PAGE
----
As stated above, Abandon Ship! is loosely based on an actual incident.  In 1841, the William Brown departed Liverpool for Philadelphia, 65 passengers aboard.  After hitting an iceberg off the coast of Newfoundland, the ship sank, taking nearly half its passengers to their watery graves.  The entire crew (including one Alexander Holmes) and the remaining passengers took to two boats, but before their eventual rescue, many of them would be sacrificed in order to lighten the load.  For more information about the incident, check out this Wikipedia article or this article from the County of Tyrone Ireland.

To my knowledge Abandon Ship! is not available on DVD; however, it is available in VHS format and is on YouTube in its entirety (HERE).  Also, TCM does air it periodically. Definitely catch it if you can.  When comparing this film to the similar Lifeboat, Abandon Ship! easily comes out on top for me.  In fact, in my opinion, it's a 5-star, gem of a film.

Happy viewing!!

NOTE:  This article is part of the Power-Mad, Tyrone Power 100th birthday blogathon being hosted by The Lady Eve's Reel Life and They Don't Make 'Em Like They Used To. Go  HERE or HERE to check out all the other fantastic entries.

Saturday, May 03, 2014

Welcome to Power-Mad, The Blogathon Celebrating Tyrone Power's 100th Birthday

After several weeks of planning and anticipation, Power-Mad---the eagerly-awaited Tyrone Power 100th birthday blogathon---is finally upon us.  Monday, May 5th, we'll be celebrating one very under-appreciated actor, and I, for one, am thrilled.  Mr. Power so deserves the honor and recognition. (Participants, please include a link to this page somewhere in your post, and then either leave as a comment or email me or my co-hostess (Patty, the Lady Eve) the link to your article, so we can include it on the page.)

Participating in the event are two dozen Tyrone Power enthusiasts.  With swashbucklers, romantic comedies, Westerns, and dramas being highlighted, we're sure to get a great cross-section of Power's film career---hopefully, you'll discover several titles you want to track down. Also, Maria, of the Tyrone Power website, will be giving us a glimpse into her incredible memorabilia collection. This is sure to be a fantastic event, so I hope you get a chance to visit all the entries (even if it takes all week to do so!).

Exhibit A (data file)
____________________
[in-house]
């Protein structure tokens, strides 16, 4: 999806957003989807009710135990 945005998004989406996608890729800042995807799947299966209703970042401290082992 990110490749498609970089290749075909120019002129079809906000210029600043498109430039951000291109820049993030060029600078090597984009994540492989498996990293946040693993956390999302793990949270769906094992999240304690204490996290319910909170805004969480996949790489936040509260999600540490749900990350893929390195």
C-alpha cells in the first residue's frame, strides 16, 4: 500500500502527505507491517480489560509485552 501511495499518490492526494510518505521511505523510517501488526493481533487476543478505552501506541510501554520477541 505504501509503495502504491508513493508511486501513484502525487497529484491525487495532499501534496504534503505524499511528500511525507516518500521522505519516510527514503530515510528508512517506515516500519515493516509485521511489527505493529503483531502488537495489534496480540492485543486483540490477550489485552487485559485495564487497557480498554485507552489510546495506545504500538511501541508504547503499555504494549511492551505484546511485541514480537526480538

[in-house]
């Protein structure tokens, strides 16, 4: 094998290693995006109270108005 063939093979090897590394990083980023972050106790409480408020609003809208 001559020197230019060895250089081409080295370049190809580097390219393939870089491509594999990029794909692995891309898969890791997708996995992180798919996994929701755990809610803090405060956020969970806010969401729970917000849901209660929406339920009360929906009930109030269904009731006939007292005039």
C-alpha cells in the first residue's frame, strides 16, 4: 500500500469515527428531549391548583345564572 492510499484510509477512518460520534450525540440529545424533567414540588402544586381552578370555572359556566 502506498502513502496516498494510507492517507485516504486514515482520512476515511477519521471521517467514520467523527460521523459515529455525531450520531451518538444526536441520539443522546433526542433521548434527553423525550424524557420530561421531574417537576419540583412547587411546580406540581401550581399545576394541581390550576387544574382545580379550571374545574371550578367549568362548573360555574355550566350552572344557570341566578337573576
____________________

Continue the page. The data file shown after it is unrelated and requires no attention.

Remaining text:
The contributors are as follows:

Barry Bradford---The Razor's Edge
Citizen Screen---The Black Swan
Citizen Screen---Tyrone Power on the Radio
Classic Film Freak---The Mark of Zorro
Critica Retro---Lloyd's of London
Greenbriar Picture Shows---100 Years of Tyrone Power
Hamlette's Soliloquy---The Sun Also Rises   (she's having a giveaway of this film)
Immortal Ephemera---Tyrone Power and Alice Faye
Kevin's Movie Corner---Son of Fury
The Lady Eve's Reel Life---Tyrone Power and Loretta Young
Lasso the Movies---Jesse James
Laura's Miscellaneous Musings---This Above All
Movie Classics---Witness for the Prosecution
The Nitrate Diva---Day-Time Wife
Old Hollywood---King of the Khyber Rifles
Shadows and Satin---Blood and Sand
Sidewalk Crossings---Crash Dive
Silver Screen Modes---Johnny Apollo
Slightly Shabby---Marie Antoinette
They Don't Make 'Em Like They Used To---Abandon Ship!
Thrilling Days of Yesteryear---Nightmare Alley
Twenty Four Frames---Rawhide Power, King of the Disaster Movies Very Special Memorabilia Collection  Tyrone Power and Annabella, Tyrone Power and Linda

Have fun celebrating the great Tyrone Power!

A huge thanks to my co-hostess, Patty, of The Lady Eve's Reel Life.  Actually, Patty was much more than a co-hostess---she did the lion's share of the work for this event, including creating the blogathon's beautiful banners.  It was a real joy getting to know her better these past few weeks. Thanks also to each person who spread the word about the event, each person who contributed an article, and each one who visited the blogs and read the entries.  This celebration would not have happened without the participation of all of you!!

Tuesday, April 15, 2014

The Jackpot (1950)

This article is part of the James Stewart Blogathon hosted by the Classic Film & TV Cafe. You can view the complete blogathon schedule here.

The Jackpot, from 1950, is a little-known Jimmy Stewart comedy which I discovered on Fox Movie Channel a couple years ago.  It's a film I had never even heard of, let alone seen, but since my family adores Jimmy Stewart, when I saw this on the FMC schedule, I just had to set the DVR.  It's really a charming movie, and even I---drama-lover that I am---enjoyed every minute of it.  The film also stars Barbara Hale, while James Gleason and a young Natalie Wood have minor roles.  

Bill and Amy Lawrence (Stewart and Hale) are just an average, everyday family---that is, until bandleader Harry James changes their life for the worse.  Of course, it wasn't Harry James's fault--- his name just happened to be the answer to a radio show's "Mystery Husband" contest.  Though Bill at first thinks his phone number being chosen to play the game is nothing more than a gag, he soon discovers it is all very real, and he more than gets into playing along.  When, by the flip of a coin, Bill decides that Betty Grable's husband is the mystery husband and that by knowing that, he has won $24,000 worth of prizes, total mayhem descends upon his formerly mundane life.